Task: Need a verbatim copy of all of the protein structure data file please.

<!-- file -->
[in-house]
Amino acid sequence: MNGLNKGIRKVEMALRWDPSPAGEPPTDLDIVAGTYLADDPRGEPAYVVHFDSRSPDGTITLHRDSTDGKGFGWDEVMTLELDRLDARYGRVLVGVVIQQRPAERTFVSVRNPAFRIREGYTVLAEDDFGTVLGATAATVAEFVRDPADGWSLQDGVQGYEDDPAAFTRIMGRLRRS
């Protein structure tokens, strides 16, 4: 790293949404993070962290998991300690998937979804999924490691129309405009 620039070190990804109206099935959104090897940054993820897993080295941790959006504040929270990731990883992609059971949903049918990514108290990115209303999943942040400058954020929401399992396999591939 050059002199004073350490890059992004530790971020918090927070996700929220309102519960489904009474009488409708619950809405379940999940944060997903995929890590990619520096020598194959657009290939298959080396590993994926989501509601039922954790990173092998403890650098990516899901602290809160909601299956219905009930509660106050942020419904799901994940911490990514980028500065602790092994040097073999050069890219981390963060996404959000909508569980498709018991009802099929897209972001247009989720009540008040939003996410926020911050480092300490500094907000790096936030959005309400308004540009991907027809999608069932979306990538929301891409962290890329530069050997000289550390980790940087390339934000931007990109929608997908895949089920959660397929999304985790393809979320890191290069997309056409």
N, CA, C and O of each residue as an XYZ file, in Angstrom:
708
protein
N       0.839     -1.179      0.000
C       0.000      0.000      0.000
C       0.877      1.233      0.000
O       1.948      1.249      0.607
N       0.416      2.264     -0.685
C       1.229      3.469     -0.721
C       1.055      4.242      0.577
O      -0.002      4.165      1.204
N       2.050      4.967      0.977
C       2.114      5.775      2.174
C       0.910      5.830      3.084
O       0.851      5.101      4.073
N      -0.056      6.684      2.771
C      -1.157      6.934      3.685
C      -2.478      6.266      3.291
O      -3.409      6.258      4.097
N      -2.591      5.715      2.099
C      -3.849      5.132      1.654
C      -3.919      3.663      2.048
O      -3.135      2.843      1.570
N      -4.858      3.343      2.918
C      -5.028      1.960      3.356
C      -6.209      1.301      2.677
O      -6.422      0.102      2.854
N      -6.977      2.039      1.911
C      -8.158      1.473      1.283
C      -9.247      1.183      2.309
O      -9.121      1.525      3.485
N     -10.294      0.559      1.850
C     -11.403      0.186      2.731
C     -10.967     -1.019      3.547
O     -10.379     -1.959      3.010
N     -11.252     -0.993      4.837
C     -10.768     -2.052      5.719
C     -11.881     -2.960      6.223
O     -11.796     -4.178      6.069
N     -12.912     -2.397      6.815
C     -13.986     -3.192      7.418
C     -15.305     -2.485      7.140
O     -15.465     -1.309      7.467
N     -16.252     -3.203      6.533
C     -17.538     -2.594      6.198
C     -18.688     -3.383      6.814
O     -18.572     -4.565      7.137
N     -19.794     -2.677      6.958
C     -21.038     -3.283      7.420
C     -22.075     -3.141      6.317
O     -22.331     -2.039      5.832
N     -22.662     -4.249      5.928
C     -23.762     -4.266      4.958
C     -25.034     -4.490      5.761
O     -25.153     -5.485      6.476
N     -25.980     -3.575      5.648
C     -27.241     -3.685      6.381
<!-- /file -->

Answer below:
[in-house]
Amino acid sequence: MNGLNKGIRKVEMALRWDPSPAGEPPTDLDIVAGTYLADDPRGEPAYVVHFDSRSPDGTITLHRDSTDGKGFGWDEVMTLELDRLDARYGRVLVGVVIQQRPAERTFVSVRNPAFRIREGYTVLAEDDFGTVLGATAATVAEFVRDPADGWSLQDGVQGYEDDPAAFTRIMGRLRRS
């Protein structure tokens, strides 16, 4: 790293949404993070962290998991300690998937979804999924490691129309405009 620039070190990804109206099935959104090897940054993820897993080295941790959006504040929270990731990883992609059971949903049918990514108290990115209303999943942040400058954020929401399992396999591939 050059002199004073350490890059992004530790971020918090927070996700929220309102519960489904009474009488409708619950809405379940999940944060997903995929890590990619520096020598194959657009290939298959080396590993994926989501509601039922954790990173092998403890650098990516899901602290809160909601299956219905009930509660106050942020419904799901994940911490990514980028500065602790092994040097073999050069890219981390963060996404959000909508569980498709018991009802099929897209972001247009989720009540008040939003996410926020911050480092300490500094907000790096936030959005309400308004540009991907027809999608069932979306990538929301891409962290890329530069050997000289550390980790940087390339934000931007990109929608997908895949089920959660397929999304985790393809979320890191290069997309056409």
N, CA, C and O of each residue as an XYZ file, in Angstrom:
708
protein
N       0.839     -1.179      0.000
C       0.000      0.000      0.000
C       0.877      1.233      0.000
O       1.948      1.249      0.607
N       0.416      2.264     -0.685
C       1.229      3.469     -0.721
C       1.055      4.242      0.577
O      -0.002      4.165      1.204
N       2.050      4.967      0.977
C       2.114      5.775      2.174
C       0.910      5.830      3.084
O       0.851      5.101      4.073
N      -0.056      6.684      2.771
C      -1.157      6.934      3.685
C      -2.478      6.266      3.291
O      -3.409      6.258      4.097
N      -2.591      5.715      2.099
C      -3.849      5.132      1.654
C      -3.919      3.663      2.048
O      -3.135      2.843      1.570
N      -4.858      3.343      2.918
C      -5.028      1.960      3.356
C      -6.209      1.301      2.677
O      -6.422      0.102      2.854
N      -6.977      2.039      1.911
C      -8.158      1.473      1.283
C      -9.247      1.183      2.309
O      -9.121      1.525      3.485
N     -10.294      0.559      1.850
C     -11.403      0.186      2.731
C     -10.967     -1.019      3.547
O     -10.379     -1.959      3.010
N     -11.252     -0.993      4.837
C     -10.768     -2.052      5.719
C     -11.881     -2.960      6.223
O     -11.796     -4.178      6.069
N     -12.912     -2.397      6.815
C     -13.986     -3.192      7.418
C     -15.305     -2.485      7.140
O     -15.465     -1.309      7.467
N     -16.252     -3.203      6.533
C     -17.538     -2.594      6.198
C     -18.688     -3.383      6.814
O     -18.572     -4.565      7.137
N     -19.794     -2.677      6.958
C     -21.038     -3.283      7.420
C     -22.075     -3.141      6.317
O     -22.331     -2.039      5.832
N     -22.662     -4.249      5.928
C     -23.762     -4.266      4.958
C     -25.034     -4.490      5.761
O     -25.153     -5.485      6.476
N     -25.980     -3.575      5.648
C     -27.241     -3.685      6.381